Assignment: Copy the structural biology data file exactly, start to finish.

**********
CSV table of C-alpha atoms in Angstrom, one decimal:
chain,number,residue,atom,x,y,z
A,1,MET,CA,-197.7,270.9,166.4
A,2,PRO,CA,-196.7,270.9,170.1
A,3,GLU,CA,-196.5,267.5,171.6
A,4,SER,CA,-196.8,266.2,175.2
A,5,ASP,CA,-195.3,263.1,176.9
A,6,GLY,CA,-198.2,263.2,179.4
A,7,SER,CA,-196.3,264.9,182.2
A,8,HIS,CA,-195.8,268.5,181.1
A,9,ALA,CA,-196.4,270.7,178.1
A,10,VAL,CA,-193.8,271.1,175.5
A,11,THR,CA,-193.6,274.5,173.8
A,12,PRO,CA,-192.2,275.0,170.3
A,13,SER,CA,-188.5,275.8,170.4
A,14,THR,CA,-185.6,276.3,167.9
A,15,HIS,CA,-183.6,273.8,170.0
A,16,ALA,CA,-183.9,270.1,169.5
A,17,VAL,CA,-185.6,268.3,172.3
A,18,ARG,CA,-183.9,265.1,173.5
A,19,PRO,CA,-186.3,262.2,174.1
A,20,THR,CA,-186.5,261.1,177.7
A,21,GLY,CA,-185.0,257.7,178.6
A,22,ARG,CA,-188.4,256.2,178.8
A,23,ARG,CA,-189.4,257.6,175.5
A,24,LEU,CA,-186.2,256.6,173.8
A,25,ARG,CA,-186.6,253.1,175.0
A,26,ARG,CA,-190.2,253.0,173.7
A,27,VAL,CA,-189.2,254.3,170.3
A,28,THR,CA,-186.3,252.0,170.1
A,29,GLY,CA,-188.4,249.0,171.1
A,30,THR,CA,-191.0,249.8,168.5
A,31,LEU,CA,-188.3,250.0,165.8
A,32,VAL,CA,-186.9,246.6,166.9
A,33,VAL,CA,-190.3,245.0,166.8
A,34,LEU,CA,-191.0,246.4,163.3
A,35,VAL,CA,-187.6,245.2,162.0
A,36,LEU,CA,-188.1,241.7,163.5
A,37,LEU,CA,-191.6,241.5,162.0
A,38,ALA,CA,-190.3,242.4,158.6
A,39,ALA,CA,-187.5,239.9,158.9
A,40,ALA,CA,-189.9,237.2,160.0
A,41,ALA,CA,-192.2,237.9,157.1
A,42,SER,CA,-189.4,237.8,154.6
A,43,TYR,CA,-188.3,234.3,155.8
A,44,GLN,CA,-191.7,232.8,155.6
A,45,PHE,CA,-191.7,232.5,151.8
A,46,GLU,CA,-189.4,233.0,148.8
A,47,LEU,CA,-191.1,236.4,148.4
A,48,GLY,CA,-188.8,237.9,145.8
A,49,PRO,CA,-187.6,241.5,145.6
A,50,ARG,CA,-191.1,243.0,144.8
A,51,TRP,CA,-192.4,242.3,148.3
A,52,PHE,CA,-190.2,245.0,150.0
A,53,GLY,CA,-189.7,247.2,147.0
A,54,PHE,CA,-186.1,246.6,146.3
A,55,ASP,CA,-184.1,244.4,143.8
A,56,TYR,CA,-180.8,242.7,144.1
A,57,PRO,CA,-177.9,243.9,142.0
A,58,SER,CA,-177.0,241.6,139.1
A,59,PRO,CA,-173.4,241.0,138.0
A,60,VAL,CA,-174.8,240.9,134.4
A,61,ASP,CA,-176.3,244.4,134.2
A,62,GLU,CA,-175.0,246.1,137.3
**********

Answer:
CSV table of C-alpha atoms in Angstrom, one decimal:
chain,number,residue,atom,x,y,z
A,1,MET,CA,-197.7,270.9,166.4
A,2,PRO,CA,-196.7,270.9,170.1
A,3,GLU,CA,-196.5,267.5,171.6
A,4,SER,CA,-196.8,266.2,175.2
A,5,ASP,CA,-195.3,263.1,176.9
A,6,GLY,CA,-198.2,263.2,179.4
A,7,SER,CA,-196.3,264.9,182.2
A,8,HIS,CA,-195.8,268.5,181.1
A,9,ALA,CA,-196.4,270.7,178.1
A,10,VAL,CA,-193.8,271.1,175.5
A,11,THR,CA,-193.6,274.5,173.8
A,12,PRO,CA,-192.2,275.0,170.3
A,13,SER,CA,-188.5,275.8,170.4
A,14,THR,CA,-185.6,276.3,167.9
A,15,HIS,CA,-183.6,273.8,170.0
A,16,ALA,CA,-183.9,270.1,169.5
A,17,VAL,CA,-185.6,268.3,172.3
A,18,ARG,CA,-183.9,265.1,173.5
A,19,PRO,CA,-186.3,262.2,174.1
A,20,THR,CA,-186.5,261.1,177.7
A,21,GLY,CA,-185.0,257.7,178.6
A,22,ARG,CA,-188.4,256.2,178.8
A,23,ARG,CA,-189.4,257.6,175.5
A,24,LEU,CA,-186.2,256.6,173.8
A,25,ARG,CA,-186.6,253.1,175.0
A,26,ARG,CA,-190.2,253.0,173.7
A,27,VAL,CA,-189.2,254.3,170.3
A,28,THR,CA,-186.3,252.0,170.1
A,29,GLY,CA,-188.4,249.0,171.1
A,30,THR,CA,-191.0,249.8,168.5
A,31,LEU,CA,-188.3,250.0,165.8
A,32,VAL,CA,-186.9,246.6,166.9
A,33,VAL,CA,-190.3,245.0,166.8
A,34,LEU,CA,-191.0,246.4,163.3
A,35,VAL,CA,-187.6,245.2,162.0
A,36,LEU,CA,-188.1,241.7,163.5
A,37,LEU,CA,-191.6,241.5,162.0
A,38,ALA,CA,-190.3,242.4,158.6
A,39,ALA,CA,-187.5,239.9,158.9
A,40,ALA,CA,-189.9,237.2,160.0
A,41,ALA,CA,-192.2,237.9,157.1
A,42,SER,CA,-189.4,237.8,154.6
A,43,TYR,CA,-188.3,234.3,155.8
A,44,GLN,CA,-191.7,232.8,155.6
A,45,PHE,CA,-191.7,232.5,151.8
A,46,GLU,CA,-189.4,233.0,148.8
A,47,LEU,CA,-191.1,236.4,148.4
A,48,GLY,CA,-188.8,237.9,145.8
A,49,PRO,CA,-187.6,241.5,145.6
A,50,ARG,CA,-191.1,243.0,144.8
A,51,TRP,CA,-192.4,242.3,148.3
A,52,PHE,CA,-190.2,245.0,150.0
A,53,GLY,CA,-189.7,247.2,147.0
A,54,PHE,CA,-186.1,246.6,146.3
A,55,ASP,CA,-184.1,244.4,143.8
A,56,TYR,CA,-180.8,242.7,144.1
A,57,PRO,CA,-177.9,243.9,142.0
A,58,SER,CA,-177.0,241.6,139.1
A,59,PRO,CA,-173.4,241.0,138.0
A,60,VAL,CA,-174.8,240.9,134.4
A,61,ASP,CA,-176.3,244.4,134.2
A,62,GLU,CA,-175.0,246.1,137.3